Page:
End tax-payer funding of fertility treatments at a certain age as appropriate, but don’t stomp on individual freedom to seek self-funded care of any variety elsewhere. Logically the next step is to outlaw cosmetic surgery. It certainly becomes less successful with age!

Equally dismaying is the incredible move to require minimal workload for family doctors. Is it because they are on salary? Are there no part-time doctors? No semi-retired doctors? What about a minimum work week for legislators?

Richard Rowland

Moira Browne

Fri, 06/30/2017 - 13:14

The comments above are both spot on. As a family physician, I cannot imagine being put in the position of having to weigh giving care to my patient against the fear of monetary sanctions as a consequence thereof. It is unconscionable. My duty is to my patient…not to the state. The state may have the right to decide to delist procedures from coverage, but don’t tell me I am not allowed to help my patient find care elsewhere.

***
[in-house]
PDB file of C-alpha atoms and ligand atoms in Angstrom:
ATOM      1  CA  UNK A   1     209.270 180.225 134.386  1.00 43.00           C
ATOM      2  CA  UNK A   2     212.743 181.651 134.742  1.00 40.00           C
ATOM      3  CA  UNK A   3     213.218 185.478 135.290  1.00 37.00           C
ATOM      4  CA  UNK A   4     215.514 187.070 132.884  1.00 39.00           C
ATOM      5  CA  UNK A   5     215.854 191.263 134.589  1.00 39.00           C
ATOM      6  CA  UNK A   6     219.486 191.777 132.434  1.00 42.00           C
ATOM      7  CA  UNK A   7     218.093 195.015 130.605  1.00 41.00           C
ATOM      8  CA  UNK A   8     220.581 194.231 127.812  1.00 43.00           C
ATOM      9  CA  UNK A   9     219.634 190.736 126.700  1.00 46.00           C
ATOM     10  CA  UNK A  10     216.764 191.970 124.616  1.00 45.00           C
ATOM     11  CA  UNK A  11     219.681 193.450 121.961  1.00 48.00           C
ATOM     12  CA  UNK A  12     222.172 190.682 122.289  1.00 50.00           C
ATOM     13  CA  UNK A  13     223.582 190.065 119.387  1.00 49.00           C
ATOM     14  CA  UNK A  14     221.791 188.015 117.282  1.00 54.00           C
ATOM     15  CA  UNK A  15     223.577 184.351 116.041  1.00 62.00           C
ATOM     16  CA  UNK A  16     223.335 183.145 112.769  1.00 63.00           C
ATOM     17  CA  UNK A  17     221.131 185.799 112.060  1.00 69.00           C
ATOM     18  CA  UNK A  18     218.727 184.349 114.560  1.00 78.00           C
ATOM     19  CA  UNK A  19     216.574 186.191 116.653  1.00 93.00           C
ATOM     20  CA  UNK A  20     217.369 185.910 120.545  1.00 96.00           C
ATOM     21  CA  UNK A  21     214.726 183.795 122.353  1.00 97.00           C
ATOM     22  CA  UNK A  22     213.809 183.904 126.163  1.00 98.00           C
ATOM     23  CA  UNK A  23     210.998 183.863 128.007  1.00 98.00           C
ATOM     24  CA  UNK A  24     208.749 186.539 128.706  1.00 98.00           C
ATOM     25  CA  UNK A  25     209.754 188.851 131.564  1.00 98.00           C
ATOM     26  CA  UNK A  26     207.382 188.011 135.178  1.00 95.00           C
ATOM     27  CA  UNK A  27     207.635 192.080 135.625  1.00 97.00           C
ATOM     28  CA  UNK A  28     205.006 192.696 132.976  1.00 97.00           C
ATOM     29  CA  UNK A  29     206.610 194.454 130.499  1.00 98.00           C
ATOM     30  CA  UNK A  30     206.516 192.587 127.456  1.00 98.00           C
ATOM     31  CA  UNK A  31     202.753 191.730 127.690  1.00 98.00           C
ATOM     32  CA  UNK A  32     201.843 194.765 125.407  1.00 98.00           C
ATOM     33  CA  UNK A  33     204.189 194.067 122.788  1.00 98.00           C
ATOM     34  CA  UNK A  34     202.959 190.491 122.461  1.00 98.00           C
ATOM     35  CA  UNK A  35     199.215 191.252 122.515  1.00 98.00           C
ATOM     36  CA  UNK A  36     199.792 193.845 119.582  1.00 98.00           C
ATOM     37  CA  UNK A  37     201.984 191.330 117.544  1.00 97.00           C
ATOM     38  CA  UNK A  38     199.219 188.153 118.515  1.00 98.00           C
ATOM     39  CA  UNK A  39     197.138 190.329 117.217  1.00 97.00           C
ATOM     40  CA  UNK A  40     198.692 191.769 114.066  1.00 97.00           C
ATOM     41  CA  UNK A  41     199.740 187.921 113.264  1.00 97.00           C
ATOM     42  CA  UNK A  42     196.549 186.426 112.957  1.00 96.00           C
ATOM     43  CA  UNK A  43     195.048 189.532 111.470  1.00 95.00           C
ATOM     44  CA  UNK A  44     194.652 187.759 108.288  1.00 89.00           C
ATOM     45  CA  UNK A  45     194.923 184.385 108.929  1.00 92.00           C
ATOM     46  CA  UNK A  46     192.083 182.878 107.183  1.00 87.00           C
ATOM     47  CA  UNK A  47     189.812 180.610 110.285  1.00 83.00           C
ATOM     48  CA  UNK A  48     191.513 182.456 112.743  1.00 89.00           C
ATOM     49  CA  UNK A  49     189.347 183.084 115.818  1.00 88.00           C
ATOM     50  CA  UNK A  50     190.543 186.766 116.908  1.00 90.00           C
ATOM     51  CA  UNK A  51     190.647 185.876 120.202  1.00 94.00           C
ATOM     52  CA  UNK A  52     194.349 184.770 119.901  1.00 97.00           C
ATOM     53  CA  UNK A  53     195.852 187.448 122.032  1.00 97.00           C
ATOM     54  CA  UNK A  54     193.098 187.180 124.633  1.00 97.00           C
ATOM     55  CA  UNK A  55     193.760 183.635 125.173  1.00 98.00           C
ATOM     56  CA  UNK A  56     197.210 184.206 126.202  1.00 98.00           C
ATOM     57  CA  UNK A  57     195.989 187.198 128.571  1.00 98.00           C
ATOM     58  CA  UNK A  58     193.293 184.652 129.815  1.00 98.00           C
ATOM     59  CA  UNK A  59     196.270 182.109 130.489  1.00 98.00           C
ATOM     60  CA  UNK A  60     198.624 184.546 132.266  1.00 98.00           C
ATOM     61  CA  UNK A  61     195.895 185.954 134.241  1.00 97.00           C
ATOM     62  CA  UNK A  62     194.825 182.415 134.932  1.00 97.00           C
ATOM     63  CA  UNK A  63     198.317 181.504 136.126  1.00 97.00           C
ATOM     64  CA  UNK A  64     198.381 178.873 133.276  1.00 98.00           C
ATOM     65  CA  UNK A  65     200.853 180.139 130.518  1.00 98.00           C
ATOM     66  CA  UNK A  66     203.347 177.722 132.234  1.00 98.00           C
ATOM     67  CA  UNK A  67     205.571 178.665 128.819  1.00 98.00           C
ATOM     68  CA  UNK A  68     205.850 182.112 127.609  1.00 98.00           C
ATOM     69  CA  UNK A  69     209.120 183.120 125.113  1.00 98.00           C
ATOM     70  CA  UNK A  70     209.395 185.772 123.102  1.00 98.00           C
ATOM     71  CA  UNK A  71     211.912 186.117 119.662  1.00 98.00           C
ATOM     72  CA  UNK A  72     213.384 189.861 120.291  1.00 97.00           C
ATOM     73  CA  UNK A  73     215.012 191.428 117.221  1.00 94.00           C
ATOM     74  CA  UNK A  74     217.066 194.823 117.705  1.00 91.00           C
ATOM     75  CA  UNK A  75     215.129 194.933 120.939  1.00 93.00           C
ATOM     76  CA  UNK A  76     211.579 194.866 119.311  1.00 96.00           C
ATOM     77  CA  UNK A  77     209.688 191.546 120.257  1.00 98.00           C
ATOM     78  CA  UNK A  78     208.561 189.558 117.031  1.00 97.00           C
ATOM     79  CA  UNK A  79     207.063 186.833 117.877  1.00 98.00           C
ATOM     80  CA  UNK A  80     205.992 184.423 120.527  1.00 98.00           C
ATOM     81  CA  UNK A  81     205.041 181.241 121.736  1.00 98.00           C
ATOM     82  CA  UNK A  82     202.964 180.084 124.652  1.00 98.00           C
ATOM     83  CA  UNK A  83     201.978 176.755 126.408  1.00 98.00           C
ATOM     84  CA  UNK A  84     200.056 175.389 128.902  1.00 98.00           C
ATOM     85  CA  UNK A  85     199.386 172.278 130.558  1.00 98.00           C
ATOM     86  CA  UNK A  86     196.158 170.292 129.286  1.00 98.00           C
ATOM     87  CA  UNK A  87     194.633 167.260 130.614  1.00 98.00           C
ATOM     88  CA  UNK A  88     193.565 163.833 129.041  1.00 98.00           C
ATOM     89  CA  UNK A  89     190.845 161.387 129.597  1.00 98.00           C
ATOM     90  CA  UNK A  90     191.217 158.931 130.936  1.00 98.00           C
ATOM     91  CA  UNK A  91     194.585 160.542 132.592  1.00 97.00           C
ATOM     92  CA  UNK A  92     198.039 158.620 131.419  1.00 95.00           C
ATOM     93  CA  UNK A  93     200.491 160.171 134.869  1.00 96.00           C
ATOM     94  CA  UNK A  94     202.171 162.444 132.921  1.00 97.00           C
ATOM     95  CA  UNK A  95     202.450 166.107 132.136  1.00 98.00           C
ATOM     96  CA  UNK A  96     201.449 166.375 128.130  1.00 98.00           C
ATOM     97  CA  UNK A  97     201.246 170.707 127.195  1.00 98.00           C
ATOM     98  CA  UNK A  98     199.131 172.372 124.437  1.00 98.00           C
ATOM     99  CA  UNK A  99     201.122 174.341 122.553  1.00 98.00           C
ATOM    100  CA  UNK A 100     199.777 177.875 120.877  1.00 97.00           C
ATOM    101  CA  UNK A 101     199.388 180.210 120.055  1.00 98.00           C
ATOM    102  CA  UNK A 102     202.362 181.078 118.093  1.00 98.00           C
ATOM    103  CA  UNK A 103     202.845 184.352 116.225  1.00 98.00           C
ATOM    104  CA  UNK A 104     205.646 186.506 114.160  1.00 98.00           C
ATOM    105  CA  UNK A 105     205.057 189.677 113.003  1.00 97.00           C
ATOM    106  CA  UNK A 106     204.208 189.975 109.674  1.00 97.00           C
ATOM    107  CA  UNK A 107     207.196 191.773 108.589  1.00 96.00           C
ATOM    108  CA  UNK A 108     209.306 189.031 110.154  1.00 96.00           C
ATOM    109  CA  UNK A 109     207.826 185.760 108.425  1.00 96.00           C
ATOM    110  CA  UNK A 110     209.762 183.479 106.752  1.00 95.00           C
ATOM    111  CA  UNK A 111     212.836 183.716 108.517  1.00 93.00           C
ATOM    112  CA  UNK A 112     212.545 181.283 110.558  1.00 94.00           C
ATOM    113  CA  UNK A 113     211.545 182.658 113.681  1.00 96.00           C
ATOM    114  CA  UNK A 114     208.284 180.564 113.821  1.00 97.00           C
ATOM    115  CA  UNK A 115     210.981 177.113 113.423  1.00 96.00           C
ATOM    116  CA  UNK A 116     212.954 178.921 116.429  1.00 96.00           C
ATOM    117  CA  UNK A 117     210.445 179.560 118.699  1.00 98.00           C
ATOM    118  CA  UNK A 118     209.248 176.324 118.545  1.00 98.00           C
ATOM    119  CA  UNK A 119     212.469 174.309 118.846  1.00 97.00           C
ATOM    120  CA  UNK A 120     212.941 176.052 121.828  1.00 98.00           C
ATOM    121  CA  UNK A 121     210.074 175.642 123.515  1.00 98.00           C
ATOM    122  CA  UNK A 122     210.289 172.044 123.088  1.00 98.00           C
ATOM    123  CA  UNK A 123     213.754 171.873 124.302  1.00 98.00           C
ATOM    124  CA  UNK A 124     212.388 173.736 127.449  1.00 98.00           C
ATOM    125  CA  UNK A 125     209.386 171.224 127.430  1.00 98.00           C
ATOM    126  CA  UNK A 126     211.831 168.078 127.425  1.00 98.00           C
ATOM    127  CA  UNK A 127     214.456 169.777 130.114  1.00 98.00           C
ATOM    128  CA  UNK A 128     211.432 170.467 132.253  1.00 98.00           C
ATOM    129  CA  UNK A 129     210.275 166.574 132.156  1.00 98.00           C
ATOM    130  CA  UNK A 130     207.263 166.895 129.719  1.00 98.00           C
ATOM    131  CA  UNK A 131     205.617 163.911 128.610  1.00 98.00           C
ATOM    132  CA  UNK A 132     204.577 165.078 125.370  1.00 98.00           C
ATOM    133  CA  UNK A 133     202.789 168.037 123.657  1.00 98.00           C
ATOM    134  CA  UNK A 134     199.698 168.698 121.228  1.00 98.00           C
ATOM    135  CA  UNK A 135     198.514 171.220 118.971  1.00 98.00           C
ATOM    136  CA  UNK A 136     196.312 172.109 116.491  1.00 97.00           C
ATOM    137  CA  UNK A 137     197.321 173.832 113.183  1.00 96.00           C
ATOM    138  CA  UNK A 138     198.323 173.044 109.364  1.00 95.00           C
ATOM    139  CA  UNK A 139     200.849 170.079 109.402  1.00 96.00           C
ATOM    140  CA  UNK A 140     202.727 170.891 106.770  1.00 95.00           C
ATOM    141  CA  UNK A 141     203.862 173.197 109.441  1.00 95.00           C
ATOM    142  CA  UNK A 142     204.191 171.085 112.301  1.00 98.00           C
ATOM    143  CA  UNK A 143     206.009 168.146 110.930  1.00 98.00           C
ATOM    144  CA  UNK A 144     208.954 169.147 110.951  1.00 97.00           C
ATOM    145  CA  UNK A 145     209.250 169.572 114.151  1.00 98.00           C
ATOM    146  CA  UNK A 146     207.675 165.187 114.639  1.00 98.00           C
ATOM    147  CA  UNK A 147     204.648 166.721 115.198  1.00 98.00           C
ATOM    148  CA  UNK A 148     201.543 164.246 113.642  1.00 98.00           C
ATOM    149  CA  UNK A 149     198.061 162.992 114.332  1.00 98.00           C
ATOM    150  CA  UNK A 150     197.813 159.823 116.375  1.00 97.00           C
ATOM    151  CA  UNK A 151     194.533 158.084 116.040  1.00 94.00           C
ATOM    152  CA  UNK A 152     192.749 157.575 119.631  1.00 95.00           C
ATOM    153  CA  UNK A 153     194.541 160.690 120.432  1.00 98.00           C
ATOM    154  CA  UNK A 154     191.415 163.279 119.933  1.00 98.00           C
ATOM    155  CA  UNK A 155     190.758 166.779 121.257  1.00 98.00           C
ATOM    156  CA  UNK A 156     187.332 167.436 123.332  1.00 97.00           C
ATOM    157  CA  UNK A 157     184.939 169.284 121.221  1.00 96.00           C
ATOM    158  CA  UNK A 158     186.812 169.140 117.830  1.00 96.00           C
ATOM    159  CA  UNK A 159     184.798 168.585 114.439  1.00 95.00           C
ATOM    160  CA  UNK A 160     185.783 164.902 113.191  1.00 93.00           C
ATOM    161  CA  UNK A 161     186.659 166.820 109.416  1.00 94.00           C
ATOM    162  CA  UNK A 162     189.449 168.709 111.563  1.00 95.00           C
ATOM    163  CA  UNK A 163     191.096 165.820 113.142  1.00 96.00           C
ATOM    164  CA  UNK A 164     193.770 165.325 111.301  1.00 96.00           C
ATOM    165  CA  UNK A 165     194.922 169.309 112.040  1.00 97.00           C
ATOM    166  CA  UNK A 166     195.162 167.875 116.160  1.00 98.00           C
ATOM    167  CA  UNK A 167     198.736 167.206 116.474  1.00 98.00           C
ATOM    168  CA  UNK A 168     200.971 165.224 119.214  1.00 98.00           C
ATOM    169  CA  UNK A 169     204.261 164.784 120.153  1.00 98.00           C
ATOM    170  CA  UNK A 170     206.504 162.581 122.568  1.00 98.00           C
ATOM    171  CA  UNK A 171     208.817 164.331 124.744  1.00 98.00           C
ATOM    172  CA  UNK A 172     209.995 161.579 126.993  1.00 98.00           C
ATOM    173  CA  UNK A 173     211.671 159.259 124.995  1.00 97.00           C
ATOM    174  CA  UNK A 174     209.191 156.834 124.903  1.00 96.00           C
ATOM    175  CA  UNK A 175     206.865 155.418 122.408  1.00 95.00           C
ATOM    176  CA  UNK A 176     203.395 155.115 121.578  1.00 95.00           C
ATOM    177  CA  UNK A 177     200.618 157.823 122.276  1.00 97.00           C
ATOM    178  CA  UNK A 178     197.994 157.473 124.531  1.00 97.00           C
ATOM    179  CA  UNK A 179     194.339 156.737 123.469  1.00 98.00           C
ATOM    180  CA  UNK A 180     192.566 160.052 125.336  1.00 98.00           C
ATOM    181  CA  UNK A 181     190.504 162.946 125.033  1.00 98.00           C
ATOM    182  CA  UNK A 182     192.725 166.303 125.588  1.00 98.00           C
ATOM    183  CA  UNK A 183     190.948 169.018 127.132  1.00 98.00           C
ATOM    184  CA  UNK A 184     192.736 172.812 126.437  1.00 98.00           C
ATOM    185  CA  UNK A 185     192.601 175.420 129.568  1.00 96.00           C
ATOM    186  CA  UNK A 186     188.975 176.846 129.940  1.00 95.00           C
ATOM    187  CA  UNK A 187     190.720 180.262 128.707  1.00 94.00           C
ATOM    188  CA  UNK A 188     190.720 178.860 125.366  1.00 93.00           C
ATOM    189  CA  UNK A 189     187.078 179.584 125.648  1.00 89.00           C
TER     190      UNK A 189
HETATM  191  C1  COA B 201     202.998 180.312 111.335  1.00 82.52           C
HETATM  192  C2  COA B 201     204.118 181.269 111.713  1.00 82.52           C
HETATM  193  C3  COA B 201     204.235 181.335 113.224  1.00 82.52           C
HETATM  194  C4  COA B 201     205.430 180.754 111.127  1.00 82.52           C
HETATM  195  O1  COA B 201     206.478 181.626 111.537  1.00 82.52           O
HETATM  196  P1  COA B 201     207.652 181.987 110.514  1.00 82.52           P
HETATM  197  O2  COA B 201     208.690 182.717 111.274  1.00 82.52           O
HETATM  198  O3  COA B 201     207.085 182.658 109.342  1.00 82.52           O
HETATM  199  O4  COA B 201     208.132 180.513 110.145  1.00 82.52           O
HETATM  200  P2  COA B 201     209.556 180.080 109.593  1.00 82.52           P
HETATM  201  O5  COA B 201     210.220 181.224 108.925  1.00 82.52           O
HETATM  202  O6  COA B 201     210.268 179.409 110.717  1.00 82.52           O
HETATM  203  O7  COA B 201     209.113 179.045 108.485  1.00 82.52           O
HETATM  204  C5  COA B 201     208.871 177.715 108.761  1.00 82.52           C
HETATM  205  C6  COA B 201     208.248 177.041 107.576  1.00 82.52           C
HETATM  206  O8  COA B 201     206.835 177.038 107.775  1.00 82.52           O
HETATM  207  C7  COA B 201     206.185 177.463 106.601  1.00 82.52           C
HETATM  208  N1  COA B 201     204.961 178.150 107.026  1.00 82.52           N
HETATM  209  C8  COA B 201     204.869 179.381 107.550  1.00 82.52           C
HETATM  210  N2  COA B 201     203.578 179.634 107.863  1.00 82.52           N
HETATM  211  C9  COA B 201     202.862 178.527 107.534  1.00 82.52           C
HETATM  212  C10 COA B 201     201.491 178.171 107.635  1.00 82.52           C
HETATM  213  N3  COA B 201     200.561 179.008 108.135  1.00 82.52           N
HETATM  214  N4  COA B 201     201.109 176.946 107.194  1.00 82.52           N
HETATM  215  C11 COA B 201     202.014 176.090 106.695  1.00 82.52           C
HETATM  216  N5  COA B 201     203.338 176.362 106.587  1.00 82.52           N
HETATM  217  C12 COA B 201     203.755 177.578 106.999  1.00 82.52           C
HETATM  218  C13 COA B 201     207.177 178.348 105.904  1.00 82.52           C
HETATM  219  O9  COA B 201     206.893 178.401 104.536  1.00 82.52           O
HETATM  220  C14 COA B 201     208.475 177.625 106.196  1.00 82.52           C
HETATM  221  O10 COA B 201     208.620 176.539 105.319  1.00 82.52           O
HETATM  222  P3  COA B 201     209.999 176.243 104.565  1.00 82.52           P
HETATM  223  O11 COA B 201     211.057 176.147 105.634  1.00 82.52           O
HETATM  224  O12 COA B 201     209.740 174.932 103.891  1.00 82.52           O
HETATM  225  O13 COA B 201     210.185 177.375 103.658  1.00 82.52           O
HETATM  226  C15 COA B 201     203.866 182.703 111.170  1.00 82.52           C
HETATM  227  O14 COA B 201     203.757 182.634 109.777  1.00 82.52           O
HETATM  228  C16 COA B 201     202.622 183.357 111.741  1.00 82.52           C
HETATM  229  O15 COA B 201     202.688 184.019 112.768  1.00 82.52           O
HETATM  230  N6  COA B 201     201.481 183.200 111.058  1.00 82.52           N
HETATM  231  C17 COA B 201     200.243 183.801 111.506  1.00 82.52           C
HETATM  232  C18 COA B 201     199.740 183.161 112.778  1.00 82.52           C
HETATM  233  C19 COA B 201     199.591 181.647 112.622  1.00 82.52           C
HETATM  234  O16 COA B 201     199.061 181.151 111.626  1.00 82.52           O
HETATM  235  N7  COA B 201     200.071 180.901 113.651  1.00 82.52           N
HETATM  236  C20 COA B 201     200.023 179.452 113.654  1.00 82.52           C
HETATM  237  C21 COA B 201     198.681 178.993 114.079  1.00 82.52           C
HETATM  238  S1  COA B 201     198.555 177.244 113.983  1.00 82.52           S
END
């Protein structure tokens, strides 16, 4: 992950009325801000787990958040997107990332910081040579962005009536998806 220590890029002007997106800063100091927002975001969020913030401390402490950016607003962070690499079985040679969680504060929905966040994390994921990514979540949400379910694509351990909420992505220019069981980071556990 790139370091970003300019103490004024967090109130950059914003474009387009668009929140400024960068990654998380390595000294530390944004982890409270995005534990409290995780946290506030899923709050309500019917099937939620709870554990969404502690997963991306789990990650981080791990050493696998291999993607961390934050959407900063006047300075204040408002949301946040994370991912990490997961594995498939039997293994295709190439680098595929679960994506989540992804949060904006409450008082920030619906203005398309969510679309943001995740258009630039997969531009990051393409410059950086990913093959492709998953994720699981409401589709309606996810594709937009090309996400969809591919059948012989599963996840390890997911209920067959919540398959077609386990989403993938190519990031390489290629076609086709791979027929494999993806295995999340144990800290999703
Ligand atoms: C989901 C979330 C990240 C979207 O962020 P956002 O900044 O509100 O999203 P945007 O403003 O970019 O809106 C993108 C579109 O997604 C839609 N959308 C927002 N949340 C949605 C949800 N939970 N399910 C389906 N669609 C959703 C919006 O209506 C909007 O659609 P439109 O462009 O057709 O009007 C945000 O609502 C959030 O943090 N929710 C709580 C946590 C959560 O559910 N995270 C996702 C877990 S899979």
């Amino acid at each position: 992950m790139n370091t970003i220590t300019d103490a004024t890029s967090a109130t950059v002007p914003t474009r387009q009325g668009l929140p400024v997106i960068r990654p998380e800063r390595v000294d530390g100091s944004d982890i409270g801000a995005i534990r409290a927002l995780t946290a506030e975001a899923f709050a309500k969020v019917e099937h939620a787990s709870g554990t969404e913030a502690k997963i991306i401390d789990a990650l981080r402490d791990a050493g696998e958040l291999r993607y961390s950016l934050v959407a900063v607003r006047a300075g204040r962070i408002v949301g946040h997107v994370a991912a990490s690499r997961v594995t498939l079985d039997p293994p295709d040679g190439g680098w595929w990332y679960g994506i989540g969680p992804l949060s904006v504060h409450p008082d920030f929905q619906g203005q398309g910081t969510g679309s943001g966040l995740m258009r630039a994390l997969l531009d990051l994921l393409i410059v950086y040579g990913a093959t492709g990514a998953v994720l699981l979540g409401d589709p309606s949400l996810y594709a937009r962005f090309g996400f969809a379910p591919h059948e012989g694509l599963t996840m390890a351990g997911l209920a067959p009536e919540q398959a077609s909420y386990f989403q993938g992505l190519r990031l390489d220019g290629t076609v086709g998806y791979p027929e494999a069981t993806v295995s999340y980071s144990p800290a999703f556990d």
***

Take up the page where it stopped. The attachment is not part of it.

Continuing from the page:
Moira Browne

Ken Collins

Fri, 06/30/2017 - 13:14

Funding IVF is important as a harm-reduction strategy. That it receives funding is not an endorsement of the right to birth a child, especially in someone, who by virtue of their age is naturally less able to conceive. Infertility is not a disease.

The move to punish those, and their doctors, who receive IVF over 42 years is silly. It disadvantages the poor. Those with means seek treatment outside Canada for infertility, bariatric surgery, the Zamboni procedure, etc. and return here with complications anyway.

Ken Collins